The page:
One of my favorite parts of the school day was a thing we called “snack time.” It started back in kindergarten when we got little boxes of milk and cookies.
“Wow,” I remember thinking, “if this is what school is all about, I’m all in.”
It didn’t take long to realize that I was a victim of bait and switch. There were numbers and letters to learn, and the names of colors. And pretty soon the nuns were demanding that we do utterly inexplicable things with the numbers (math) and letters (words).
Don’t even ask about the colors.
I figured out the game quick enough but that didn’t diminish my appetite for snack time. Even if I had to create my own on the way home from school with a long detour to the drug store and its ample shelves of “snack time” foods.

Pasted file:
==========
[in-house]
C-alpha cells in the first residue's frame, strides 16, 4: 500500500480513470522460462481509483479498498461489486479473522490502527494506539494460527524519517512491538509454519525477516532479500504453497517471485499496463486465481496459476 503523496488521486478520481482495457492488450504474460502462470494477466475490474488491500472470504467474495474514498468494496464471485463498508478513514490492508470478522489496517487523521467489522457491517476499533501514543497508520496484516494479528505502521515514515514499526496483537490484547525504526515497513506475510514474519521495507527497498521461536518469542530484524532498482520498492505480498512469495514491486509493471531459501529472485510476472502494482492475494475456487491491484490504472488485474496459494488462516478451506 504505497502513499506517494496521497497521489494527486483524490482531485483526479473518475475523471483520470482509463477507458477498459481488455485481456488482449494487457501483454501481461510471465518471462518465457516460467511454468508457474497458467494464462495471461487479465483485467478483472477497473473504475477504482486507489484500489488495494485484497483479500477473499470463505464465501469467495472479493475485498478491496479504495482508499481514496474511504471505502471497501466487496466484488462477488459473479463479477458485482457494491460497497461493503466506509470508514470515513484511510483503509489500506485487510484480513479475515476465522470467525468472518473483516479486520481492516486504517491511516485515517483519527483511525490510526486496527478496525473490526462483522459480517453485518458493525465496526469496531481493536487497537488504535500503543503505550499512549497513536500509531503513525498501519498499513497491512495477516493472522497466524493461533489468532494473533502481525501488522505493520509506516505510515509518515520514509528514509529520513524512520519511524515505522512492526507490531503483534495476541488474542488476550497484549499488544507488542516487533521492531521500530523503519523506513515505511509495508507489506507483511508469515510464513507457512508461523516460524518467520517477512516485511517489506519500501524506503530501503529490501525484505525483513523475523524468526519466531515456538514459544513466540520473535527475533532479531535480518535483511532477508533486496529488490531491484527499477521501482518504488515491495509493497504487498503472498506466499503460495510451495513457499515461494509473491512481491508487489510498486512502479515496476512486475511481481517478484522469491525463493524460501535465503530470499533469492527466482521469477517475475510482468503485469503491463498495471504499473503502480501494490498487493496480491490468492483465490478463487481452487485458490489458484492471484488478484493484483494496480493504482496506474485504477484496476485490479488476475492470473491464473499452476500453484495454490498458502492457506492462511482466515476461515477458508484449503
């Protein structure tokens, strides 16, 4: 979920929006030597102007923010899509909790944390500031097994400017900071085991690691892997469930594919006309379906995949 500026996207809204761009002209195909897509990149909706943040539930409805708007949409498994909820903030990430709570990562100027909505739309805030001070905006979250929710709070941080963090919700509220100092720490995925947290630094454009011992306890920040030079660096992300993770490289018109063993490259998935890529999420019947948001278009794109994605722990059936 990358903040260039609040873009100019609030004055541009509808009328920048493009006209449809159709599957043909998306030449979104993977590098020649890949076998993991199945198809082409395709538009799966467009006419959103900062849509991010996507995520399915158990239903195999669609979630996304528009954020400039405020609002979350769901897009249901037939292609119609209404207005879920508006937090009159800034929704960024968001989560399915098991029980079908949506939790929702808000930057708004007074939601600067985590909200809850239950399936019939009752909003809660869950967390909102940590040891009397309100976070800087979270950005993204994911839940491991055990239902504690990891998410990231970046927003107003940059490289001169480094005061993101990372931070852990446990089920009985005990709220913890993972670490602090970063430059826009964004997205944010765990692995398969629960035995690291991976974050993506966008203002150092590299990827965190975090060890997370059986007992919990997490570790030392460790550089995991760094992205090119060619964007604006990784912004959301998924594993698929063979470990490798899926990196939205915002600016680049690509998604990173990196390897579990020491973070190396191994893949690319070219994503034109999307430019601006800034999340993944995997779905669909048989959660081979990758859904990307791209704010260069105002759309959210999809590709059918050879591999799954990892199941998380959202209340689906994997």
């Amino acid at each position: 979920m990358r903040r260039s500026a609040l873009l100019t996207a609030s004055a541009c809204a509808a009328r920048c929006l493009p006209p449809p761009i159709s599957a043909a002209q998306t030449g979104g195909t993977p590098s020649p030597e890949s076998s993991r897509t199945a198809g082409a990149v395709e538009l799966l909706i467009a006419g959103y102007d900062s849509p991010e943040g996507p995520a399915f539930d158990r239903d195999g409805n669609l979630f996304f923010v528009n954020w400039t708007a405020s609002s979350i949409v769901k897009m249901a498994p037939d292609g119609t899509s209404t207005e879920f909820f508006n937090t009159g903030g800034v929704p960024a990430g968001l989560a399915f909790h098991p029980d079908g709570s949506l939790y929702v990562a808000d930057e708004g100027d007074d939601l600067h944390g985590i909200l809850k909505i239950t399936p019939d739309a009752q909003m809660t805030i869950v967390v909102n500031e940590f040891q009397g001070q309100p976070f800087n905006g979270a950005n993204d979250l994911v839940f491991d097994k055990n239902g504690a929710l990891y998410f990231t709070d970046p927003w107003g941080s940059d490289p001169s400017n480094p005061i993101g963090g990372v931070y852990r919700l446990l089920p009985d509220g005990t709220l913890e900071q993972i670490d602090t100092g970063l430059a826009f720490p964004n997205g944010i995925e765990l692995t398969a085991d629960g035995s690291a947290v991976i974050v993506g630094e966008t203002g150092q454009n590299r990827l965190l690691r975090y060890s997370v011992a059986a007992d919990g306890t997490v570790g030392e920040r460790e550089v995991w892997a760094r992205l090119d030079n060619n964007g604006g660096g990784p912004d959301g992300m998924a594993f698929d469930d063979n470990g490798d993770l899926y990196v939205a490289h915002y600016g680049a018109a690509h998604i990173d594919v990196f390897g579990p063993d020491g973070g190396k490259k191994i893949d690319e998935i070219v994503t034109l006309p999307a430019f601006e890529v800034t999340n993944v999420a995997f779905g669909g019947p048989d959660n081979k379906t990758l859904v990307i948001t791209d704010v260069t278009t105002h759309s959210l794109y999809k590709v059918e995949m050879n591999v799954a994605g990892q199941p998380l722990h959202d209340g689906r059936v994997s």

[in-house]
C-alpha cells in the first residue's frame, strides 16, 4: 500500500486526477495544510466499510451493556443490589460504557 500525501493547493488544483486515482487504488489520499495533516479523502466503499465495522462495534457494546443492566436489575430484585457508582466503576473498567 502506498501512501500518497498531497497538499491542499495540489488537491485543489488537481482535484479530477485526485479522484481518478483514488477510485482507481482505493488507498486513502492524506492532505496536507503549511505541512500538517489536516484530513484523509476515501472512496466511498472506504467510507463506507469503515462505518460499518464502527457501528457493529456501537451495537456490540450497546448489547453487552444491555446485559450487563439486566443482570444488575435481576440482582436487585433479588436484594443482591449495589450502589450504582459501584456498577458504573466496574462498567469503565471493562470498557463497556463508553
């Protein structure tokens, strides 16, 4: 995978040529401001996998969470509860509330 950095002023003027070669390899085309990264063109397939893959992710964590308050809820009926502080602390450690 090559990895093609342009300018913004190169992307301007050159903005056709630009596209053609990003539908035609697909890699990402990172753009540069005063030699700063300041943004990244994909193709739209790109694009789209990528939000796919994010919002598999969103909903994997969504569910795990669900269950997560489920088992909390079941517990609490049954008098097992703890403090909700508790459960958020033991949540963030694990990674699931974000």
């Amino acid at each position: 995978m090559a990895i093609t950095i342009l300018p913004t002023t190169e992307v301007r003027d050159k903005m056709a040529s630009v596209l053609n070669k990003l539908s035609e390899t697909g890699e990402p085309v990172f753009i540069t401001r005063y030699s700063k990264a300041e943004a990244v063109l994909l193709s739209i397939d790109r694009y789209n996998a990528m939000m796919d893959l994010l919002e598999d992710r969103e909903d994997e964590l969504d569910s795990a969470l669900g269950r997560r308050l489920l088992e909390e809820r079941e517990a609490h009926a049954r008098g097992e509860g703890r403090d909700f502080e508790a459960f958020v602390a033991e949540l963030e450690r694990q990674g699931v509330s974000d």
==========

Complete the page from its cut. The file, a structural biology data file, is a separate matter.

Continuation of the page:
Of course, to get snacks you need money and to get money you need to work. So, the nuns knew what they were doing all along.
The local Catholic elementary school in San Pedro Town has an unusual way of incorporating “snack time” into the class regimen. Every day in the late morning, snack entrepreneurs line up along the wall outside the school.
Pretty soon, little hands clutching coins and bills thrust through the gaps in the ornate block wall, presumably calling out orders for chicken tacos, candy bars, sodas …. Business is fast and furious for a while.
Then the bell hearkens the kids back to class.
Later, lunch time, is jailbreak time. The gates swing open and the kids flood the streets in their blue and white uniforms. Some head for the beach a few yards away, some for local deli shops and other eateries and some head for home for a nice cooked meal.
I’ll say this, San Pedro raises very happy kids. The sound of their laughter, teasing and chatter fills the streets with a special kind of music.